Teddy Chester lecture: Martin McKee, Professor of European Public Health
Evidence and policy in a world of fake news
- Event Time
- 7 Nov 17:30 - 7 Nov 19:30
- Event Location
- Crowne Plaza Hotel Manchester - Oxford Road
- Event Type
The term ‘fake news’ is widely scrutinised today yet it still affects all aspects of our society, and the healthcare sector is no exception.
Martin McKee, Professor of European Public Health at the London School of Hygiene, explores the origins of ‘fake news’ and traces examples of this phenomenon from the French Revolution to today’s Trump/Brexit-era.
With the rapid spread of disinformation – information purposely created to deceive people – Professor McKee also looks at the role social media plays in propagating this disinformation and asks why the public is so susceptible to it. The lecture will look at several case studies where effective healthcare has been delayed or prevented as a result, taking the outbreak of Measles as an example.
‘Misinformation’, ‘disinformation’ and ‘fake news’ are all terms that are used interchangeably but Professor McKee argues that it’s time for the government to abandon the term ‘fake news’ and, instead, help the public to better understand the distinction between these terms.
McKee shares his advice and suggests communication methods to adopt to overcome these obstacles in the healthcare arena.
Martin McKee is Professor of European Public Health at the London School of Hygiene and Tropical Medicine where he founded the European Centre on Health of Societies in Transition (ECOHOST), a WHO Collaborating Centre. He is also Research Director of the European Observatory on Health Systems and Policies and Past President of the European Public Health Association. He trained in medicine and public health and has written extensively on health and health policy, with a particular focus on countries undergoing political and social transition.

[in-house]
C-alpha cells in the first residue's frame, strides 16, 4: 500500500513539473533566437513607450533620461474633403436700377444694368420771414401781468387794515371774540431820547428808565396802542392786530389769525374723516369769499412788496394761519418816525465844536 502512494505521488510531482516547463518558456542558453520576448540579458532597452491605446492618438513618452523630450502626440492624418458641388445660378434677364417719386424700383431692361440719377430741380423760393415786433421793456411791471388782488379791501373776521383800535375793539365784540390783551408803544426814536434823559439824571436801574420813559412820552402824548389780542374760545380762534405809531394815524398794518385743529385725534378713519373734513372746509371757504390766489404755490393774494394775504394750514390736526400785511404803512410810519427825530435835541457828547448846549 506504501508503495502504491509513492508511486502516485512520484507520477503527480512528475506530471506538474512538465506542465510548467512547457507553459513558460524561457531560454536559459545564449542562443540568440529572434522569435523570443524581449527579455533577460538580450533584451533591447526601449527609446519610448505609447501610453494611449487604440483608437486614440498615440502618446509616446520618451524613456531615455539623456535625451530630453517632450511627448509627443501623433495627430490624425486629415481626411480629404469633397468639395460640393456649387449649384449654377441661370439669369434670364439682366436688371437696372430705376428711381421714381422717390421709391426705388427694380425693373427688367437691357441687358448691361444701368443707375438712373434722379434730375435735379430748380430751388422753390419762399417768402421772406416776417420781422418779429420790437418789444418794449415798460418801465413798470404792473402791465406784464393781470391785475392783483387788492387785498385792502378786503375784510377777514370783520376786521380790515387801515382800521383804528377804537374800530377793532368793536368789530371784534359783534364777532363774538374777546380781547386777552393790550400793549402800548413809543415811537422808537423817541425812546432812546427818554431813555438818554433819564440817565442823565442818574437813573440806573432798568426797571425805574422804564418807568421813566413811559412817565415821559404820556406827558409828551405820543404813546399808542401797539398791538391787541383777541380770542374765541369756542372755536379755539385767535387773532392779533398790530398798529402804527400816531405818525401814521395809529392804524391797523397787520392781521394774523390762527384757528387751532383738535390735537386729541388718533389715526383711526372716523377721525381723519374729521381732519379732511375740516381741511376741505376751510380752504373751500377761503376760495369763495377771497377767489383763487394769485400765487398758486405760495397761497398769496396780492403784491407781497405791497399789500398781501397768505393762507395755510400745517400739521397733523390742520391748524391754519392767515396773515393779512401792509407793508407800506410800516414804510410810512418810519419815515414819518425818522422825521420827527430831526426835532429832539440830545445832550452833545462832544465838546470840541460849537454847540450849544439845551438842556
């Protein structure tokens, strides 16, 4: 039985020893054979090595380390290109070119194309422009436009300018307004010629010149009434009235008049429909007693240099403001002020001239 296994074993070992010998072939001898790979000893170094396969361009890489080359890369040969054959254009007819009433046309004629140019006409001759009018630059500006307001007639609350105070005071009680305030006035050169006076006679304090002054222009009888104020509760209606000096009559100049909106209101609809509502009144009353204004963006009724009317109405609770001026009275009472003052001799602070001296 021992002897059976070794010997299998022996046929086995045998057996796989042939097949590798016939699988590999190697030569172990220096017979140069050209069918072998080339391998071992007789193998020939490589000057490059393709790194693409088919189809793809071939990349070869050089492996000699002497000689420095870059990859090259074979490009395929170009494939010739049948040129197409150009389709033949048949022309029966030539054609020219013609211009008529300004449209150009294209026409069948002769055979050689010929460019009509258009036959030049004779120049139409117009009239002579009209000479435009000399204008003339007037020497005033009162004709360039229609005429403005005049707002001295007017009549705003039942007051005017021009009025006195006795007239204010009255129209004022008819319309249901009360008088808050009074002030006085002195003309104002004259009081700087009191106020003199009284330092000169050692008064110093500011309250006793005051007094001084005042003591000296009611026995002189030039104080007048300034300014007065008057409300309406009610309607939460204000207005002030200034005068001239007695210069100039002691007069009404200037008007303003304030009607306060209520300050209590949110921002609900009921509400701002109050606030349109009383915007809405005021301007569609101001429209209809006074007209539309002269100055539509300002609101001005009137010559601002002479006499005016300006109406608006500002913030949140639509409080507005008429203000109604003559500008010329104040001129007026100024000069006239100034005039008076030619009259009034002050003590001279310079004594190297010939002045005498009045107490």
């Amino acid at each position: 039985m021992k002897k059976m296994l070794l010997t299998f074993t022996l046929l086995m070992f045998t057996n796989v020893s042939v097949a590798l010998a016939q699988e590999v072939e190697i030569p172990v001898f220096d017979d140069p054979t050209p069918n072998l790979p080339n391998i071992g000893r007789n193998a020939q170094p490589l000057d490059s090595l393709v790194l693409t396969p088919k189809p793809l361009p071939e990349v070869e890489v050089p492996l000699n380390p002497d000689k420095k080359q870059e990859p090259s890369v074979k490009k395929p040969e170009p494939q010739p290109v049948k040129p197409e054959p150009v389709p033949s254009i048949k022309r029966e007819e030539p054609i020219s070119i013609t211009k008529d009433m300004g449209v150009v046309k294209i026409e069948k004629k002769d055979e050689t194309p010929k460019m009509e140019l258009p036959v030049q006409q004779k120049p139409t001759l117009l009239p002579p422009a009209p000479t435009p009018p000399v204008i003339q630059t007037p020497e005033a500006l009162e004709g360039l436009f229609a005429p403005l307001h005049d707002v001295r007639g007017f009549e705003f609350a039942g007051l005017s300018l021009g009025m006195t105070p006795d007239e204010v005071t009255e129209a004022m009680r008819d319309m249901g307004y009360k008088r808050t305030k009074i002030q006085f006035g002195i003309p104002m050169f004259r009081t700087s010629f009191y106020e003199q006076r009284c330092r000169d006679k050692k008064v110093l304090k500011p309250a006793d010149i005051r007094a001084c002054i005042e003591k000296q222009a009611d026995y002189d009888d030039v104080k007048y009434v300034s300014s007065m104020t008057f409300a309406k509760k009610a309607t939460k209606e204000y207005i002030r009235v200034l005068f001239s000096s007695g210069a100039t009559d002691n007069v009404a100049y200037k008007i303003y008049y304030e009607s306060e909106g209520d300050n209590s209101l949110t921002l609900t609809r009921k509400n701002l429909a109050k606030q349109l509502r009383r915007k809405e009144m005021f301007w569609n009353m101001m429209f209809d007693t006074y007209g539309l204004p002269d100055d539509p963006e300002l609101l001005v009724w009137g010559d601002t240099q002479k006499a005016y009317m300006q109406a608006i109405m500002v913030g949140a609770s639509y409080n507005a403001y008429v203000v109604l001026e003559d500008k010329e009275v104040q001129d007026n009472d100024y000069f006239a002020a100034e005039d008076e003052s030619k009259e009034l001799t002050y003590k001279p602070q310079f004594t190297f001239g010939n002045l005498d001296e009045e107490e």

This annual lecture marks the contribution of Teddy Chester, who was the first professor of social administration at the University of Manchester. From his appointment in the early 1950s, to his retirement in the 1970s he was an influential pioneer in management development, using evidence and research with policy makers, and working with clinical leaders. He was involved in founding and leading the NHS Graduate Training Scheme, and in founding Manchester Business School.
There is no charge to attend this event, but places at the lecture are limited and booking is strongly advised.
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